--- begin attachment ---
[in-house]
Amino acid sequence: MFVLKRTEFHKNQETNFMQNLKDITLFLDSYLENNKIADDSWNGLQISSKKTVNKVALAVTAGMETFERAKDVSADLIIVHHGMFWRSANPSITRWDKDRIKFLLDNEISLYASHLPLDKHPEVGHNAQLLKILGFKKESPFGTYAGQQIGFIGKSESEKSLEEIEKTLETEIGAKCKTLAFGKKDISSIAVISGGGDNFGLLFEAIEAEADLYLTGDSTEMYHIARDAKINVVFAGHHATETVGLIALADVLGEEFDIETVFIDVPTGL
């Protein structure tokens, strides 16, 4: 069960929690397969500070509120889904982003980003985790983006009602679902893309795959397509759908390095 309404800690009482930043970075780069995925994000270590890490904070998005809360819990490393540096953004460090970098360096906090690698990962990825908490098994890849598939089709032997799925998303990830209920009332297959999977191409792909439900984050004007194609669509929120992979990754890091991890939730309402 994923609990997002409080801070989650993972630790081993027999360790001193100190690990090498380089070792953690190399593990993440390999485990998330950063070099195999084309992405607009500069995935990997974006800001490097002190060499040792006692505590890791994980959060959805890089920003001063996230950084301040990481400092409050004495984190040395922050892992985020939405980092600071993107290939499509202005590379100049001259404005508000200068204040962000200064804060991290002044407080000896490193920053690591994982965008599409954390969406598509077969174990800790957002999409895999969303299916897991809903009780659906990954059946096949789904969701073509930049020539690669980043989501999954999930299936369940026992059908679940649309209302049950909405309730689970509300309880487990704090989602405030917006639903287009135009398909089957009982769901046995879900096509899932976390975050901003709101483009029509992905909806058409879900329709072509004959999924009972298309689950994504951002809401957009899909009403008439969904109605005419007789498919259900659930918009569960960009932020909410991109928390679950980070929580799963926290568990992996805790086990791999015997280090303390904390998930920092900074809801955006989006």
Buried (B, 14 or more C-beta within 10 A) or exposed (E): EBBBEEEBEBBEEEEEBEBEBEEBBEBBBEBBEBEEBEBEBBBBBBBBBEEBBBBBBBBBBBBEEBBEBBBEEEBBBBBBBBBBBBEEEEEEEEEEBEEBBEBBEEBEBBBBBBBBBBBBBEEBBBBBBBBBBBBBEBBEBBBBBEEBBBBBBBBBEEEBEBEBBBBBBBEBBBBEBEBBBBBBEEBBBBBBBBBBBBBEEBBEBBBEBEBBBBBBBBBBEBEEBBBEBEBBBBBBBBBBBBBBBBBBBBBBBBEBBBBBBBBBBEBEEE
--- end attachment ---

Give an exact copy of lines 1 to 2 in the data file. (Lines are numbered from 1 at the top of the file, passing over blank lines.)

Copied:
[in-house]
Amino acid sequence: MFVLKRTEFHKNQETNFMQNLKDITLFLDSYLENNKIADDSWNGLQISSKKTVNKVALAVTAGMETFERAKDVSADLIIVHHGMFWRSANPSITRWDKDRIKFLLDNEISLYASHLPLDKHPEVGHNAQLLKILGFKKESPFGTYAGQQIGFIGKSESEKSLEEIEKTLETEIGAKCKTLAFGKKDISSIAVISGGGDNFGLLFEAIEAEADLYLTGDSTEMYHIARDAKINVVFAGHHATETVGLIALADVLGEEFDIETVFIDVPTGL